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Hinsdale Might Install Barriers Downtown To Stop Cars From Hitting Buildings

The front of a vacant restaurant in Hinsdale is boarded up, after a car crashed into the building on Washington Street on March 25, 2013, the third such crash in five weeks on the same block. (Credit: Bernie Tafoya/WBBM)

The front of a vacant restaurant in Hinsdale is boarded up, after a car crashed into the building on Washington Street on March 25, 2013, the third such crash in five weeks on the same block. (Credit: Bernie Tafoya/WBBM)

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HINSDALE, Ill. (CBS) – Officials in west suburban Hinsdale are considering installing reinforced posts in the village’s downtown business district, as a way to prevent cars from jumping the curb and hitting buildings.

WBBM Newsradio’s Bernie Tafoya reports, in the wake of nine crashes involving cars hitting buildings in the past 11 years on the same side of the street of the same block, Hinsdale police want to keep it from happening again.

Three cars crashed into buildings this year alone on the same side of South Washington Street, which sits on a hill. Twice in two days, different cars crashed into the same piano gallery at the corner of Washington and Second streets.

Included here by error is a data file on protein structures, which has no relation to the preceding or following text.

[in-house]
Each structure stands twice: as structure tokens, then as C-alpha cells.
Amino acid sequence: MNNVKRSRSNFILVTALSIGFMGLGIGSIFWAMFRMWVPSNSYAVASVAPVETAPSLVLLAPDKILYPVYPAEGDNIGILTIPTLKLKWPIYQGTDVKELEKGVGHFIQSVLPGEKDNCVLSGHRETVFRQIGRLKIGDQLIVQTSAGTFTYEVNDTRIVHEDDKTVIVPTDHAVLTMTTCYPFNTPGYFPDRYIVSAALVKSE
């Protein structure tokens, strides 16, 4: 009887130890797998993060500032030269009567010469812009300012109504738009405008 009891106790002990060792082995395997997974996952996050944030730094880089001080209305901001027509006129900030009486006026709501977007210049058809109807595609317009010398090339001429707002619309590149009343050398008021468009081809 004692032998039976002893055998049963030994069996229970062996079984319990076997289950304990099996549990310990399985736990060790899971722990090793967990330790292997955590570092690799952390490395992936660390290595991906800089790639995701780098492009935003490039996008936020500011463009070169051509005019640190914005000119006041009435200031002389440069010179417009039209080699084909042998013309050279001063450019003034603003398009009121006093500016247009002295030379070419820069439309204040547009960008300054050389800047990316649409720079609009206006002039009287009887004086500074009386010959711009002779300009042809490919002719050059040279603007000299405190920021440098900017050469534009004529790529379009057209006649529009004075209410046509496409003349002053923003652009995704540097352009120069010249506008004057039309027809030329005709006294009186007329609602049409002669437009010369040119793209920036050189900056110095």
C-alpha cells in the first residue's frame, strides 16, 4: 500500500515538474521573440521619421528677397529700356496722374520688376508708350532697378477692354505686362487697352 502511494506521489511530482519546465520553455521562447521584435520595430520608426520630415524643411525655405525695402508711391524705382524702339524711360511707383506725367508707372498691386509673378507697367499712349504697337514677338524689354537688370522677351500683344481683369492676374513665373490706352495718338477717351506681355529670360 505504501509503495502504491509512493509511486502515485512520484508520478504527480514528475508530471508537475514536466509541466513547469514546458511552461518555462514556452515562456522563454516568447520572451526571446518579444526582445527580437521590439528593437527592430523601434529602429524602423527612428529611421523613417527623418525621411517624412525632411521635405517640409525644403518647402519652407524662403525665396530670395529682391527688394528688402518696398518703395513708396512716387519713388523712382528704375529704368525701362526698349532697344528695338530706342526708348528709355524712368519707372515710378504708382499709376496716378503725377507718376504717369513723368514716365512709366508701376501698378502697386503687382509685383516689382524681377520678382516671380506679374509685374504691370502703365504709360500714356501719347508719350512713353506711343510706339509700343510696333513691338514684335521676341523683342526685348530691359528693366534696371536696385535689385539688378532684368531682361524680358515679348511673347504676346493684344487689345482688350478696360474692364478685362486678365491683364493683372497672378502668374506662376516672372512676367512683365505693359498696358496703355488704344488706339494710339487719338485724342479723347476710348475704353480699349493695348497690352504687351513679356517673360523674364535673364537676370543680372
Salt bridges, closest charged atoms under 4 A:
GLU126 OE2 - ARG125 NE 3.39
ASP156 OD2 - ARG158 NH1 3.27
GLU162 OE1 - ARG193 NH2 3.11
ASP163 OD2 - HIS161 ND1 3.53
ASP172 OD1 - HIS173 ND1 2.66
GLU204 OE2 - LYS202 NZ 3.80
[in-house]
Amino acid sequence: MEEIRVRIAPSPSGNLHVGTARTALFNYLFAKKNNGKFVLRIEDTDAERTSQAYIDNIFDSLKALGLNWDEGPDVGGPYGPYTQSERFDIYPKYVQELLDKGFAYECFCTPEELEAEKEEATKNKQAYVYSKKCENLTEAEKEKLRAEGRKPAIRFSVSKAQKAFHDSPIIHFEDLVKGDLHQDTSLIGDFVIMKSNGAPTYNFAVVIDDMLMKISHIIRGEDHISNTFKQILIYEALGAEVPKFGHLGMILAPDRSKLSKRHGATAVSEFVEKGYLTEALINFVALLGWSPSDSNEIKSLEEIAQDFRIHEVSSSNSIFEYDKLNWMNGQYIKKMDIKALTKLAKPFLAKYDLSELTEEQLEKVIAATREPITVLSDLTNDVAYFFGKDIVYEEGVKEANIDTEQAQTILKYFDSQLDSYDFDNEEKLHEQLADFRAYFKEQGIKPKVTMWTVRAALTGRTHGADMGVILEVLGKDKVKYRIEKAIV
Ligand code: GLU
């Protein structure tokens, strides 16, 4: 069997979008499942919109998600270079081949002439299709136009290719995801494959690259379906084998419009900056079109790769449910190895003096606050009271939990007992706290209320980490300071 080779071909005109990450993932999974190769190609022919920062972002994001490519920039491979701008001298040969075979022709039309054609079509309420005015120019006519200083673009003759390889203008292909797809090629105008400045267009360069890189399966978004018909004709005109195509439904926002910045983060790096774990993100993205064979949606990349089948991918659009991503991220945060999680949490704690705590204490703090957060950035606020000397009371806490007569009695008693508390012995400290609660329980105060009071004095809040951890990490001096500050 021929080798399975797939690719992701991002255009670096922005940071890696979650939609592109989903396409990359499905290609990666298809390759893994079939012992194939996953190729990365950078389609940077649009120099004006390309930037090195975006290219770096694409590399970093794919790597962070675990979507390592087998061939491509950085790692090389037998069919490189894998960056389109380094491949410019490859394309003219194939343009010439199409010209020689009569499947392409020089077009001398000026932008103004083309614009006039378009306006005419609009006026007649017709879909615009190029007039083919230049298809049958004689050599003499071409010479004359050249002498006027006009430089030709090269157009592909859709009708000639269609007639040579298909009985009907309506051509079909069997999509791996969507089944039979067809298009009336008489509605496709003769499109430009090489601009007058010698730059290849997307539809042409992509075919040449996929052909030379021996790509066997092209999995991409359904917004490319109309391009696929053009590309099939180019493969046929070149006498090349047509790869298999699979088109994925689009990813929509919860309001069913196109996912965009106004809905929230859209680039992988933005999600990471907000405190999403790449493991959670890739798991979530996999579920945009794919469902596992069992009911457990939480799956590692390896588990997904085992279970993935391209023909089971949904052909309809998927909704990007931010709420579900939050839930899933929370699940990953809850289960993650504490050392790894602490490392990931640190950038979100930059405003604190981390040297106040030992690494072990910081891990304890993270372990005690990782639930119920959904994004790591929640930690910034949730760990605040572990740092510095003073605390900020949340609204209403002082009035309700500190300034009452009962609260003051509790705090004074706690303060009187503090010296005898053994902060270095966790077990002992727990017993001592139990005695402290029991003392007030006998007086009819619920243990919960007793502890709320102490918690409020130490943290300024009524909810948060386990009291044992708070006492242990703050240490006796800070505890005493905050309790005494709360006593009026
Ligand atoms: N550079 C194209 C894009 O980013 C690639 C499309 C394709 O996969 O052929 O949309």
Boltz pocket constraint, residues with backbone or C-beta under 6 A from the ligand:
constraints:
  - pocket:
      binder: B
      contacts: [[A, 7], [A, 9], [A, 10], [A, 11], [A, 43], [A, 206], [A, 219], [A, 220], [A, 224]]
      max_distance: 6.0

“I think an additional, another accident occurring in the future is somewhat predictable, given the frequency that they’ve occurred to date,” said Police Chief Brad Bloom.

He has been looking into the possibility of installing bollards – three- to four-foot high reinforced posts – in front of 22 parking spaces downtown to guard against similar accidents in the future. He wants the posts not only to protect buildings against car crashes, but to fit in with the historic downtown aesthetics.

“We’re very sensitive to the downtown area, and the quaintness of the downtown area, and whatever solutions we choose, we want to make sure it fits in with the area down there, and it doesn’t stand out,” Bloom said. “I’m trying to get that utility value of preventing further accidents and adding some measure of safety to pedestrians that are walking down the street, and at the same time putting something in there that’s aesthetically pleasing.”

He estimated it would cost about $1,000 apiece to buy and install reinforced posts if that’s the option Hinsdale ultimately chooses.

Bloom also has looked at installing planters next to the curb, but said that would present snow shoveling and disabled access issues.